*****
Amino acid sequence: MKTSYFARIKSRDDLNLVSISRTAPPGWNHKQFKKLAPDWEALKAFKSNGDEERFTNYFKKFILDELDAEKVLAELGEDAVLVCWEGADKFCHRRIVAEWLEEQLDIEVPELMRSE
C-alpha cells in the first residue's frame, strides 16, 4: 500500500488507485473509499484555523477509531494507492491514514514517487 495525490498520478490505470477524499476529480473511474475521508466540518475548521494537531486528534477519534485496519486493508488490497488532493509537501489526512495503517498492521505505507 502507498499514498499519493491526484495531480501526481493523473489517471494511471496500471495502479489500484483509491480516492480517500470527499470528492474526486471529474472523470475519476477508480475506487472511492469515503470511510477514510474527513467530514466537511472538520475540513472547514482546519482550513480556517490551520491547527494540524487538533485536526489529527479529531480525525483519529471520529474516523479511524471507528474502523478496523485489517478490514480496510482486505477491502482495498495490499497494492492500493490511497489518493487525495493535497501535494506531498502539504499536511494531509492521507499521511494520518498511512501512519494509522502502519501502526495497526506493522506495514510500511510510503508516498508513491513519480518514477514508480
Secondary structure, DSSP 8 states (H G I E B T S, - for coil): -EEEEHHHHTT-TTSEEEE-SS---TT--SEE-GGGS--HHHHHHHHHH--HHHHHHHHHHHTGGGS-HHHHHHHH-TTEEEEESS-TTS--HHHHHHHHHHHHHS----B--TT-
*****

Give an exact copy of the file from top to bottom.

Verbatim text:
Amino acid sequence: MKTSYFARIKSRDDLNLVSISRTAPPGWNHKQFKKLAPDWEALKAFKSNGDEERFTNYFKKFILDELDAEKVLAELGEDAVLVCWEGADKFCHRRIVAEWLEEQLDIEVPELMRSE
C-alpha cells in the first residue's frame, strides 16, 4: 500500500488507485473509499484555523477509531494507492491514514514517487 495525490498520478490505470477524499476529480473511474475521508466540518475548521494537531486528534477519534485496519486493508488490497488532493509537501489526512495503517498492521505505507 502507498499514498499519493491526484495531480501526481493523473489517471494511471496500471495502479489500484483509491480516492480517500470527499470528492474526486471529474472523470475519476477508480475506487472511492469515503470511510477514510474527513467530514466537511472538520475540513472547514482546519482550513480556517490551520491547527494540524487538533485536526489529527479529531480525525483519529471520529474516523479511524471507528474502523478496523485489517478490514480496510482486505477491502482495498495490499497494492492500493490511497489518493487525495493535497501535494506531498502539504499536511494531509492521507499521511494520518498511512501512519494509522502502519501502526495497526506493522506495514510500511510510503508516498508513491513519480518514477514508480
Secondary structure, DSSP 8 states (H G I E B T S, - for coil): -EEEEHHHHTT-TTSEEEE-SS---TT--SEE-GGGS--HHHHHHHHHH--HHHHHHHHHHHTGGGS-HHHHHHHH-TTEEEEESS-TTS--HHHHHHHHHHHHHS----B--TT-